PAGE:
If We Couldn’t Laugh

By on Jul 24, 2016 | 0 comments

Jester ReadingFor many bibliophiles, reading and happiness are synonymous, but sometimes, we crave a particular genre. I associate summer with easy-breezy reading, things that make me smile. I have heard some people say they feel guilty when they read blithe books. My conscience has no such pangs but to help absolve those do, I suggest we take a cue from Robert Frost, who said: If we couldn’t laugh, we would all go insane.”

A friend recently asked me for some light-hearted recommendations. At first, I thought it would be an easy request, but it ultimately sent me canvassing my bookshelves and reading lists and quizzing other bibliophiles.

I considered the Bard, whose comedies, rife with puns, double entendres, mistaken identities, and the occasional romping cross-dresser, have created centuries of merriment. Yet, I enjoyed those most as a stage performance, and any performance (even a narrated book), adds a different dimension to the written word.

We know that certain works, powered by their printed words and our imaginations alone, can make us guffaw. Which begs the question: what makes funny writing funny?

One thing that quickly became obvious from my “research” is that our taste in comedy, perhaps even more that with other book types, is highly personal. One person’s tragedy is another’s comedy. But, as for me…

Transforming happenstance into hilarity is often the writer’s magical ingredient, as in “A Walk in the Woods: Rediscovering America on the Appalachian Trail” by Bill Bryson or Gary Paulsen’s, “Winterdance: The Fine Madness of Alaskan Dog-Racing.” Their writing reminds me of a twist on a Mel Brooks’ quote, “Tragedy is when I cut my finger. Comedy is when you fall into an open sewer and die.”

Three Men in a BoatAnother merry madcap is “Three Men in a Boat: To Say Nothing of the Dog.” No matter that it was written in 1889, this story is as freshly funny as three blokes out for a River Thames adventure and sharing a tiny houseboat can be; but it is the dog (Montmorency) who steals the show. If you know any hypochondriacs, even yourself, I hope that no one has anything worse than “housemaid’s knee.”

This is Where I Leave YouCertain scenes, fictional or non, sometimes strike my funny bone with their over-the-top element of surprise. I was having dinner at a neighborhood restaurant and only a few pages into “This Is Where I Leave You” by Jonathan Tropper, when I read a passage that was snort-wine-out-your-nose funny (in fact, I think I did). I first erupted into laughter, which quickly grew into a maniacal cackle; the harder I tried stifle it, the more unstoppable it became. At first, other diners glanced in my direction then soon gave my table a none-too-subtle wide berth. Moral of the story: use caution if reading while dining.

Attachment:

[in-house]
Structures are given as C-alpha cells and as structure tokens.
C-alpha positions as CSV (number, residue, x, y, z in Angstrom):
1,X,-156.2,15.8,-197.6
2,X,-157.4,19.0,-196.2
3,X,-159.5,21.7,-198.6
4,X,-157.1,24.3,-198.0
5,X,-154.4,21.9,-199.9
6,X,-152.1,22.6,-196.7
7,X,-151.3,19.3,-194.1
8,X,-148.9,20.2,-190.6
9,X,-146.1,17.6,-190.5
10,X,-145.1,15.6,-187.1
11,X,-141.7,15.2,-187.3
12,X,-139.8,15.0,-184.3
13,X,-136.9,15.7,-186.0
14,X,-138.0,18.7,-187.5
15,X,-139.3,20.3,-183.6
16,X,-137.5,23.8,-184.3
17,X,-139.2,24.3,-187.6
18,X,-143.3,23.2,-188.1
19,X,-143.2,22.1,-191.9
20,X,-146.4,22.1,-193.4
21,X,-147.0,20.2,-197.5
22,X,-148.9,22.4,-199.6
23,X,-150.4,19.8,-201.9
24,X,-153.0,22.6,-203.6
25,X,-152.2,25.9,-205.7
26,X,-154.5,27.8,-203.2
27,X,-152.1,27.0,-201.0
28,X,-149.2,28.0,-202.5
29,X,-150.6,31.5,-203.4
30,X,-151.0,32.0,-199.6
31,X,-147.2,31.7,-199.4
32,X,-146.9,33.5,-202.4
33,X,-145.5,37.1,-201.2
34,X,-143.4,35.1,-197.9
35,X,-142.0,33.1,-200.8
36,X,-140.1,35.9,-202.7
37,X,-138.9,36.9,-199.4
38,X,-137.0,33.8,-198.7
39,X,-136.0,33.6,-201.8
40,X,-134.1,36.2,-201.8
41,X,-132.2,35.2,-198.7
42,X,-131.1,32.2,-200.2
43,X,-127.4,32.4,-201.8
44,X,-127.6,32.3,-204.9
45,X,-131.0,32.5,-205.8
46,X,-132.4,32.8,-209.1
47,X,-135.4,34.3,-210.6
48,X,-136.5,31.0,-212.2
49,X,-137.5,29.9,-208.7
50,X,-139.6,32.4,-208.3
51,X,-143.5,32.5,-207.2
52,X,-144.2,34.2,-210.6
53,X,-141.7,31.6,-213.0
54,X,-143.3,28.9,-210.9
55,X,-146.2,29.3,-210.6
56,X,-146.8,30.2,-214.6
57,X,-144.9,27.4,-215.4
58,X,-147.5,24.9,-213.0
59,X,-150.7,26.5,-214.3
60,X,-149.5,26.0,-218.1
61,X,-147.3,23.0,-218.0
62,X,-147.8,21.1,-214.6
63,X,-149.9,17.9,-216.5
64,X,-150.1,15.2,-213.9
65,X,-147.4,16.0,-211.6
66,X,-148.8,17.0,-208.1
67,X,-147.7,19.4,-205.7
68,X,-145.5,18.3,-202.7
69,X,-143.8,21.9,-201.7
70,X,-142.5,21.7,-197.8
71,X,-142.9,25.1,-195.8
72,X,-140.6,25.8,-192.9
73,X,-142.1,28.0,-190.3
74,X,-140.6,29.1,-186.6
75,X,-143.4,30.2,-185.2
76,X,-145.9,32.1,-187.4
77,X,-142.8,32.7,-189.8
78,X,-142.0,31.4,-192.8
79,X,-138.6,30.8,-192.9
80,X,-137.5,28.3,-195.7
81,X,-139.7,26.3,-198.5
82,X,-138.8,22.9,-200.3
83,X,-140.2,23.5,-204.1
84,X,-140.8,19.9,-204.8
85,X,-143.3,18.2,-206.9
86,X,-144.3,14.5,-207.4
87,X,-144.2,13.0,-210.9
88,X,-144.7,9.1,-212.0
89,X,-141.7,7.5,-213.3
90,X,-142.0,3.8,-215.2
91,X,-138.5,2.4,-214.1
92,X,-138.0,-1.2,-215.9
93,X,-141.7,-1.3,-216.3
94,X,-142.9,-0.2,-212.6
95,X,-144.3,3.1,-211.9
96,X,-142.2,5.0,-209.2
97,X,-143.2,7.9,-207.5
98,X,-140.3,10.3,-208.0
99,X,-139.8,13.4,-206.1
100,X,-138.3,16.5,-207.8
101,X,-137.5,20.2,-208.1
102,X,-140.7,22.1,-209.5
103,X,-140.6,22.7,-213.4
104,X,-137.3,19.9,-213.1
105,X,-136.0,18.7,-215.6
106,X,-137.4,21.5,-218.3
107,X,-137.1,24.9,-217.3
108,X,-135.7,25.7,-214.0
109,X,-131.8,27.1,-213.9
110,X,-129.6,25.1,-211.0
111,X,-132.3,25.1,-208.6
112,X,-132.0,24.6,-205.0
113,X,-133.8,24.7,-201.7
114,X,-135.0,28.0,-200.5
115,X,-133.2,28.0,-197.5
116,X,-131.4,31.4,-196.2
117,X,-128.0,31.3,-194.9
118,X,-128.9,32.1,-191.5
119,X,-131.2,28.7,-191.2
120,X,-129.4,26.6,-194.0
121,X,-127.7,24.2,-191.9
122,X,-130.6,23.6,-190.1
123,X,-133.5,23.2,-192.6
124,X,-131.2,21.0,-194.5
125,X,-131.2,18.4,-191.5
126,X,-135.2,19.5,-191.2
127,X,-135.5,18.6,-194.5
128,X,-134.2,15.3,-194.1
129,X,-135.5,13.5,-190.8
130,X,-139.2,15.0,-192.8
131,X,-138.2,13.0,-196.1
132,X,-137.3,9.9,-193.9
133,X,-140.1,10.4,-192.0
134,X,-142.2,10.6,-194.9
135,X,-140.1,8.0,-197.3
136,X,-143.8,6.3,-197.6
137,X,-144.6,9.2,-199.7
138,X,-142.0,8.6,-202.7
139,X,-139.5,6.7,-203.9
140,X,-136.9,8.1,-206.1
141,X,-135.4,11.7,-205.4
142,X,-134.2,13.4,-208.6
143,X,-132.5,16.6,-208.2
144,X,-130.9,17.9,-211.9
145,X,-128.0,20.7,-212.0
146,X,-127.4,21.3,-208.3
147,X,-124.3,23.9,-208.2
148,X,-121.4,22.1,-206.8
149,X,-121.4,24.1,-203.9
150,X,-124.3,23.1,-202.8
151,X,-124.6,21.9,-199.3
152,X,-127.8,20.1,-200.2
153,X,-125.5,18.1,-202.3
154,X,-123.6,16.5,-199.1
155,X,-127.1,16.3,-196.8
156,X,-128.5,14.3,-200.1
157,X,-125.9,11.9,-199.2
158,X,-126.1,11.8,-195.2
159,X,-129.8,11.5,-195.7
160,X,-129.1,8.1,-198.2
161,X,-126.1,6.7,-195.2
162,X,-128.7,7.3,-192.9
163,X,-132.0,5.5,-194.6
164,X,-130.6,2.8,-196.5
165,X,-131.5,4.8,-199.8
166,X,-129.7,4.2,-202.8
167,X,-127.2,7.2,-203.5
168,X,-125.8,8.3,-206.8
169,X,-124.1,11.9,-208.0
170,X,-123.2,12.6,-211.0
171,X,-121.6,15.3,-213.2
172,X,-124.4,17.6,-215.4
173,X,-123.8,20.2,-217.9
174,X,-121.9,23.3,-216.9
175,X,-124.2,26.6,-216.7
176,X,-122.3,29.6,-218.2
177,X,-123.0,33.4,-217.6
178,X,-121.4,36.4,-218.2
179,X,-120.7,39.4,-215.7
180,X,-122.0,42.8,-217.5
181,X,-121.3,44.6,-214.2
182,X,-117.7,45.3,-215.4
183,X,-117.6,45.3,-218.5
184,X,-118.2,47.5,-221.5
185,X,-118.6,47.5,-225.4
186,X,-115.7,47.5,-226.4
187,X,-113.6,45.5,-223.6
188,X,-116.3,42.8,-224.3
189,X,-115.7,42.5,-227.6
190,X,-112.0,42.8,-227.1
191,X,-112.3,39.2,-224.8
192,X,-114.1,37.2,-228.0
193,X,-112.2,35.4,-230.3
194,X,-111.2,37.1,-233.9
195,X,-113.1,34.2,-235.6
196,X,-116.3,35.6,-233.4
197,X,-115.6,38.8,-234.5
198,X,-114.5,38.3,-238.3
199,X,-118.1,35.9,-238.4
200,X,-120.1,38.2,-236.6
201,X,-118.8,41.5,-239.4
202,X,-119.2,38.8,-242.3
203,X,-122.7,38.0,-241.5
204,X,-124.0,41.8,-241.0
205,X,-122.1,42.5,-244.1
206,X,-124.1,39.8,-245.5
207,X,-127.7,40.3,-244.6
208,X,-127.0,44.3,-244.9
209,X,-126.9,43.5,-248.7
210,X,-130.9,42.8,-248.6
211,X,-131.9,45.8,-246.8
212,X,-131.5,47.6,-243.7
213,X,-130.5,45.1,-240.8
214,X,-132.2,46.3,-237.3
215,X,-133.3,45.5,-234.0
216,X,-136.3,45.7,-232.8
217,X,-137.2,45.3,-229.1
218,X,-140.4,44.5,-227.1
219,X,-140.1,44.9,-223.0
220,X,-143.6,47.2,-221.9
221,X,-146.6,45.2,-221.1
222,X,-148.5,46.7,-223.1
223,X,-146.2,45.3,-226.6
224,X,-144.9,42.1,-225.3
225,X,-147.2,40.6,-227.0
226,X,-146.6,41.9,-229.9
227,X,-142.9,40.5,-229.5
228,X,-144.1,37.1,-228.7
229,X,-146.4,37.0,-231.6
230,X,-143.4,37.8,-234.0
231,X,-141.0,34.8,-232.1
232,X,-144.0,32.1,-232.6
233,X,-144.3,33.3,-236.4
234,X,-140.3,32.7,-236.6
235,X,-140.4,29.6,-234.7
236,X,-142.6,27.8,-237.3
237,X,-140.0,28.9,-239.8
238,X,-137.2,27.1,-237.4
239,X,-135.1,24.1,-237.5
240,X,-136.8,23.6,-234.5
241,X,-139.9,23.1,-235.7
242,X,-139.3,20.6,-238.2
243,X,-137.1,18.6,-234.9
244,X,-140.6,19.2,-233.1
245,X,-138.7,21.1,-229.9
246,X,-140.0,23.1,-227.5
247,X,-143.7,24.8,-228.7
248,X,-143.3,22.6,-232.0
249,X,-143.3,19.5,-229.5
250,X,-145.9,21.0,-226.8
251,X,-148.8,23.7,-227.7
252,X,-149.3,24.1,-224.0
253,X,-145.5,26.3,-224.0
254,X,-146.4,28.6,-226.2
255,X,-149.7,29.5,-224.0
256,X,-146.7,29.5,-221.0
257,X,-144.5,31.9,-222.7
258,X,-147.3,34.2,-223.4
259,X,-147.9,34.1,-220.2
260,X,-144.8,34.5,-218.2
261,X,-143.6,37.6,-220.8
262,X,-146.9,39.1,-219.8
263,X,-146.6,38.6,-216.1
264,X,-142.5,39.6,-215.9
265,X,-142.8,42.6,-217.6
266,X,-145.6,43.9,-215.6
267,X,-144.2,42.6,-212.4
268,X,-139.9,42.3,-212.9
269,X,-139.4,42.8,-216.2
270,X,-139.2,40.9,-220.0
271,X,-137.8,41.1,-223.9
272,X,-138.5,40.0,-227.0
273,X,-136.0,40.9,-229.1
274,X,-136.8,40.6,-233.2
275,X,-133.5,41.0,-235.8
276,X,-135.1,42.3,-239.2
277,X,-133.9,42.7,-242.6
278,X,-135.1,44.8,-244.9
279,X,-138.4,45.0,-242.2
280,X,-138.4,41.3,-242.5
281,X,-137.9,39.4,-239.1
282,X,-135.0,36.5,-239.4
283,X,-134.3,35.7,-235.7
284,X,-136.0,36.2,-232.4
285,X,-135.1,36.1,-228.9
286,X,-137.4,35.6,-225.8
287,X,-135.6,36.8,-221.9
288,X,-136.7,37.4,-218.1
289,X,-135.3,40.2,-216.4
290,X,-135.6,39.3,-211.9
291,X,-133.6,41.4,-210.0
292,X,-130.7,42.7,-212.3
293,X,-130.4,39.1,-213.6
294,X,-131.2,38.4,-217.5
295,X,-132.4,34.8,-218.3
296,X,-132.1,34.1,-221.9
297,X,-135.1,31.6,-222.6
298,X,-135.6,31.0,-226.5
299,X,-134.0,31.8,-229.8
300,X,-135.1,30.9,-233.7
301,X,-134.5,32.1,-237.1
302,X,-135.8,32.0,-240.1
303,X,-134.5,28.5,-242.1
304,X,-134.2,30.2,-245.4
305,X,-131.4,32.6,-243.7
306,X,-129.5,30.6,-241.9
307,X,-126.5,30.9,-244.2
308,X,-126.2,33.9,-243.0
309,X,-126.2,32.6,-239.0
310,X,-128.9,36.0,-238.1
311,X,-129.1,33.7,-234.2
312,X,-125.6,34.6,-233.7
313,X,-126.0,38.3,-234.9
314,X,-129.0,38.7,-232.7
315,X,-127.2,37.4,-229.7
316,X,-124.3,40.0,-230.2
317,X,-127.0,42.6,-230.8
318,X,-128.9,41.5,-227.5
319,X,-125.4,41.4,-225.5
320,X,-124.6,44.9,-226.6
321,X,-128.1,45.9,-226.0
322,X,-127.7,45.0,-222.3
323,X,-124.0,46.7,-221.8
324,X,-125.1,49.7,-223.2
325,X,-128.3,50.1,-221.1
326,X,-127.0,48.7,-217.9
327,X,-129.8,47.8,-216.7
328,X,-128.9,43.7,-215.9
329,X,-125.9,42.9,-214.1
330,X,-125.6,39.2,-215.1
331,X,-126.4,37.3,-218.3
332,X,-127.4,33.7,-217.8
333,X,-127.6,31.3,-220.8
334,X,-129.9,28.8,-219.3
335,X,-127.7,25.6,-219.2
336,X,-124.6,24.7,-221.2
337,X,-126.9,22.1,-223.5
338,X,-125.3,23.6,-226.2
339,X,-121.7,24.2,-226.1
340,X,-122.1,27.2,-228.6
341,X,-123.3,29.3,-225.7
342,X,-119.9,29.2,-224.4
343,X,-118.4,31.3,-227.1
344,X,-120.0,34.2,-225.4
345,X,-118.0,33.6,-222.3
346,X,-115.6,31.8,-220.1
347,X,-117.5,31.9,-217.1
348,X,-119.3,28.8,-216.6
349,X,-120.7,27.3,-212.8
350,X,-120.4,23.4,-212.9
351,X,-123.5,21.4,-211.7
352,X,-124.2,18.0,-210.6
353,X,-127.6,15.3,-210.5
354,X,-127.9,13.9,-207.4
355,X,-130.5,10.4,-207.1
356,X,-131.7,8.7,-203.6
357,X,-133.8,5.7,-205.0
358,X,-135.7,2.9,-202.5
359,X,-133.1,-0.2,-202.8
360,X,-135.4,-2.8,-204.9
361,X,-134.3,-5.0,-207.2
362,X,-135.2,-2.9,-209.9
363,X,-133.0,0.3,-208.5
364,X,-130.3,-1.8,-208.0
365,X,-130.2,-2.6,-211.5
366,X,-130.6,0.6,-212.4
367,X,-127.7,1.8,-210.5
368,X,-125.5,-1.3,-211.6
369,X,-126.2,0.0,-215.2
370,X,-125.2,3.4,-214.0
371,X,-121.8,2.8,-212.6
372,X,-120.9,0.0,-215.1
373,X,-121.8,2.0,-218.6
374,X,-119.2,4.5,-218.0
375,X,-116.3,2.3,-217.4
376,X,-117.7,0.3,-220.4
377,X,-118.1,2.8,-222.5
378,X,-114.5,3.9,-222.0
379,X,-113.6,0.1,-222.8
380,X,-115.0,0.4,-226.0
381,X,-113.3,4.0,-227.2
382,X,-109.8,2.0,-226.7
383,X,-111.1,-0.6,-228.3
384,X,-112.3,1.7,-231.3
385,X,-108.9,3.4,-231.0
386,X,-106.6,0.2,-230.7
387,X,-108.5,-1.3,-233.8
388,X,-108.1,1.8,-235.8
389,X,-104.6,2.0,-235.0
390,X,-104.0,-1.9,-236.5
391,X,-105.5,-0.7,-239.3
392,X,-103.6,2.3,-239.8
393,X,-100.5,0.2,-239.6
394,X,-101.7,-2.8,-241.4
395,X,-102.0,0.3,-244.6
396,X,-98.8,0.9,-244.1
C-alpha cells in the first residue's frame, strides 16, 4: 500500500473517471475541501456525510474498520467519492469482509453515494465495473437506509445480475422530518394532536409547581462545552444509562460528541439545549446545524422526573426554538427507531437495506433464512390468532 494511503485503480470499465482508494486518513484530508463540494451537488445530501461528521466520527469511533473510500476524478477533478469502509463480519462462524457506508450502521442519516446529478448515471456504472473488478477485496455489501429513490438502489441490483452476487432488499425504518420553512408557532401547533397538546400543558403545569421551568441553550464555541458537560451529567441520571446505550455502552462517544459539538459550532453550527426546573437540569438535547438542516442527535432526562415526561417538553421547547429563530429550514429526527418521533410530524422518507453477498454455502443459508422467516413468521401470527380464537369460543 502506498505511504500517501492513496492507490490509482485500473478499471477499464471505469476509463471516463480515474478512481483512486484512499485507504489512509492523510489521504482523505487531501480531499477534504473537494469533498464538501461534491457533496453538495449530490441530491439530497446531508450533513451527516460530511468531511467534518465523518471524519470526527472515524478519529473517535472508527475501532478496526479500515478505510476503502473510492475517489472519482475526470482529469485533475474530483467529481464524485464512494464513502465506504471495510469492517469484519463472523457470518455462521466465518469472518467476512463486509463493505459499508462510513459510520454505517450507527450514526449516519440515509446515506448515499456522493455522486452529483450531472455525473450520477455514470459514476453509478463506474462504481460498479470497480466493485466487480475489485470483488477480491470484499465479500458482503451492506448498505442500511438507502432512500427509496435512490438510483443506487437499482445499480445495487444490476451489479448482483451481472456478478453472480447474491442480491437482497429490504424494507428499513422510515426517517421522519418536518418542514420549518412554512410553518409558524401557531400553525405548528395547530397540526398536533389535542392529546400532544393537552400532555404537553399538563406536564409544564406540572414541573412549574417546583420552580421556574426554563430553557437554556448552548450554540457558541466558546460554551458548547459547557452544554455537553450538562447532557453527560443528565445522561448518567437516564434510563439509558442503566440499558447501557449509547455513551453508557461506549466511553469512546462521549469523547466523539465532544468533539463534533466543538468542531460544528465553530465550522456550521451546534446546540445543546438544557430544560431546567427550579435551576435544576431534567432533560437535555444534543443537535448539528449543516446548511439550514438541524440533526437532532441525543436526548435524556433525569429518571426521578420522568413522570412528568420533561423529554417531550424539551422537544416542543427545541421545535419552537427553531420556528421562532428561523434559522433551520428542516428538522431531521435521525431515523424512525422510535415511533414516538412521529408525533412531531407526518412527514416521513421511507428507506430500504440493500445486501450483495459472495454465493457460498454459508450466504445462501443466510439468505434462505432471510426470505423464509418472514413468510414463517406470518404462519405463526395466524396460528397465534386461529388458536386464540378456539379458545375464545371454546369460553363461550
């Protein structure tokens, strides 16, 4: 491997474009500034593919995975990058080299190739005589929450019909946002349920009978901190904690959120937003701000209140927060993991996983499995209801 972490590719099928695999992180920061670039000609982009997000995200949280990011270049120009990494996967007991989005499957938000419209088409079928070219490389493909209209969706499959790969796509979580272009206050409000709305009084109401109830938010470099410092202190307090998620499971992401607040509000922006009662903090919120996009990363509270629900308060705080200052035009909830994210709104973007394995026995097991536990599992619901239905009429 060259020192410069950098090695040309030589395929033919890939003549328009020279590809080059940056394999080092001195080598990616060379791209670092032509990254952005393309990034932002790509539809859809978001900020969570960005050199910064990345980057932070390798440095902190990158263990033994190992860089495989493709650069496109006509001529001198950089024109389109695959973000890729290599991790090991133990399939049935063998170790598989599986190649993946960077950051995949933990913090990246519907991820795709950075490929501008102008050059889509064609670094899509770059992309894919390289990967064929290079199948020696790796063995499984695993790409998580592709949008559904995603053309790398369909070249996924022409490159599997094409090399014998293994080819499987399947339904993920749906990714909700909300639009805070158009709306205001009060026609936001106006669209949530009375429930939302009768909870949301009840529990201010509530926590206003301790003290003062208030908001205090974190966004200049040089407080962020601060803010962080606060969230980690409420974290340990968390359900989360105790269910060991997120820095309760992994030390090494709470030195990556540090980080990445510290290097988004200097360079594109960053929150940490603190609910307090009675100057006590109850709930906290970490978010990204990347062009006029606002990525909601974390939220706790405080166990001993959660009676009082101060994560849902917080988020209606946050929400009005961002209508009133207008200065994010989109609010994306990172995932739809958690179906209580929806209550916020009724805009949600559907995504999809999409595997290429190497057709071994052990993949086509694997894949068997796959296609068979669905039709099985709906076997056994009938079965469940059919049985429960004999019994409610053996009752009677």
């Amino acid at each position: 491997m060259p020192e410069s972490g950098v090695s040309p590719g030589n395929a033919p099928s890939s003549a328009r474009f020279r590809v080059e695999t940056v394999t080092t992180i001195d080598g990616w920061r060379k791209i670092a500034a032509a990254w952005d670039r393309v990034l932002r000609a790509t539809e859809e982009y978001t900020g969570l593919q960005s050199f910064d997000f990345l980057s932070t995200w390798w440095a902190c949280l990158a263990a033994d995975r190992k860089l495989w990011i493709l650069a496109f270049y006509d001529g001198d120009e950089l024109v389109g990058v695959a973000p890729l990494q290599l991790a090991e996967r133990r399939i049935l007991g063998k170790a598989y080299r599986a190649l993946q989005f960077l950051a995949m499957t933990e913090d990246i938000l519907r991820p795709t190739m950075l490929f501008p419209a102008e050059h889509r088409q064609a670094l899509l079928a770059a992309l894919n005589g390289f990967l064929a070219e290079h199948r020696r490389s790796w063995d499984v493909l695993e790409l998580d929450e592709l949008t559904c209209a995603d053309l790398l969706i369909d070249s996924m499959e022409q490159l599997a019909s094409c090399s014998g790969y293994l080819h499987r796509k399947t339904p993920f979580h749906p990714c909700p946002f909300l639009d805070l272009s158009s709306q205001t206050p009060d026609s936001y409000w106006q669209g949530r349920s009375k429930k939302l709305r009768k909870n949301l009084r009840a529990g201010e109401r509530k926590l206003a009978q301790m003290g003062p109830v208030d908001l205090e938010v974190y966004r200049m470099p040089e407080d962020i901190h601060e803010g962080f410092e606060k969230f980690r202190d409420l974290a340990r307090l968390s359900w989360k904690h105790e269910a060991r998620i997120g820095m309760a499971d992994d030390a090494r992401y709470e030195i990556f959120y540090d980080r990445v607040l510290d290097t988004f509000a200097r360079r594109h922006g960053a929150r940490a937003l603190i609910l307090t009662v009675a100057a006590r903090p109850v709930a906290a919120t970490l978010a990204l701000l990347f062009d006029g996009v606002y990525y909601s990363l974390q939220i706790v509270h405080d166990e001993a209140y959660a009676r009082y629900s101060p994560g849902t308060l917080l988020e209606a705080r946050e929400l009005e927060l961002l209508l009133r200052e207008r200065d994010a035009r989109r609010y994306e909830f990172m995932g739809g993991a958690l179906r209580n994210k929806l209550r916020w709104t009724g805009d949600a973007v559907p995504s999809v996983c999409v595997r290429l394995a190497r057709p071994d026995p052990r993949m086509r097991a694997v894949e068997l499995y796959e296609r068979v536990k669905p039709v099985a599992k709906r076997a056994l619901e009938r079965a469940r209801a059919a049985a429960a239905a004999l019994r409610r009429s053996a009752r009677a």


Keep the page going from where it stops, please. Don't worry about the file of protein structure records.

If you like quirky-plot/clever-writing combinations, check out “The Bear Went Over the Mountain” and “The Martian.” In the former, a professor’s treasured manuscript is stolen by a bear who is searching for food. Hal Jam (the bear’s adopted nom de plume) reads the purloined script and then absconds with it, seeking his fame and fortune…with the professor in hot pursuit. Sure, it’s zany over-the-top satire, but you may find that the professor and the Bear bear remarkable resemblances to people you know.

Confessions of a Failed Southern LadySometimes the mirth is found via a mismatched odd couple or in the memoir of the late journalist, Florence King, “Confessions of a Failed Southern Lady,” via a quartet. King wrote with dry and loving wit about her 1940’s-50’s upbringing by an unlikely foursome: a cussing, curmudgeonly mother; an intellectual and reserved British father; her Granny with a southern ‘sweet-tea and vapors’ notion of femininity; and Jensy, King’s black nanny and family friend. With un-PC candor, King described her sexual escapades and made clear that as a ‘sometimes southern lady’, whatever else she may have done, “no matter which sex I went to bed with, I never smoked on the street.”

To me, this summer feels like an especially good time to grab a book to buoy our spirits. Whether your tastes run to hysterical folly or refined wit, remember: laughing matters.

Post-scripts:

To read more about some of these books in earlier Curious Cats Read blogs via these links:

“A Walk in the Woods…” (The Dog Days of Summer)

“Winterdance…”  (It’s Cold Outside)

“The Martian” (To Infinity…and Beyond!)

If you would like to keep abreast of additional reading recommendations from Curious Cats Read between the regular blog posts, please “like” or follow us on Facebook.

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